Congenital adenosine deaminase (ADA) deficiency results in a severe combined immunodeficiency, but the precise molecular mechanism triggered by ADA deficiency had remained unclear. In August 1 Journal of Clinical Investigation, Justin Van De Wiele and colleagues at the Oklahoma Medical Research Foundation, US, show that ADA deficiency causes dATP-induced mitochondrial cytochrome c release followed by apoptosis, leading to reduced thymic T cell production (J Clin Invest 2002, 110:395-402).
Van De Wiele et al. cultured fetal thymic organs from ADA-deficient mice and observed that thymocyte development could be rescued by normalization of dATP levels with an inhibitor of adenosine kinase. The cultures could also be rescued by introduction of a Bcl-2 transgene, suggesting that toxicity results from dATP-induced cytochrome c release from the mitochondria, triggering apoptosis of thymocytes beyond the double-negative stage.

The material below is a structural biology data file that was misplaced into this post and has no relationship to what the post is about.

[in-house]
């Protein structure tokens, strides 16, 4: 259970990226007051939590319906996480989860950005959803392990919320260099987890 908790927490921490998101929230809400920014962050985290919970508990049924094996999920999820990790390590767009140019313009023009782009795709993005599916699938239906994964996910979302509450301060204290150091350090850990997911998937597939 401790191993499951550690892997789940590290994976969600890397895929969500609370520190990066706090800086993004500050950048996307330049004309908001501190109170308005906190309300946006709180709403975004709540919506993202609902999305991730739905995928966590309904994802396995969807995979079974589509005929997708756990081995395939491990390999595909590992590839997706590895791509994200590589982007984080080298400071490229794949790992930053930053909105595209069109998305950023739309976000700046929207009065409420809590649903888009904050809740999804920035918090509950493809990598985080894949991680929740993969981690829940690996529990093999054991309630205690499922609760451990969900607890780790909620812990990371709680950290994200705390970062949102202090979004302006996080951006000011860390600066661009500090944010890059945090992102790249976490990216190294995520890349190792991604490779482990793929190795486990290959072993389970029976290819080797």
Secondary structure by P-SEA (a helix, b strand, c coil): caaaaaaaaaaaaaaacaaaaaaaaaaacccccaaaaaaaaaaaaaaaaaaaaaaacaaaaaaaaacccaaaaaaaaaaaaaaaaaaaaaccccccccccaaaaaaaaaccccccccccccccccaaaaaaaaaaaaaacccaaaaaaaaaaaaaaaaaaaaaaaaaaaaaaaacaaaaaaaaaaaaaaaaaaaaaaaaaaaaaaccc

"Our experiments provide a new perspective on the routes by which thymocytes die by apoptosis during development," write the authors. "We anticipate that continued use of in vitro models of thymocyte differentiation to study ADA deficiency will not only shed additional light on the pathogenesis of this immunodeficiency but will also further our understanding of normal programs of T cell development", they conclude.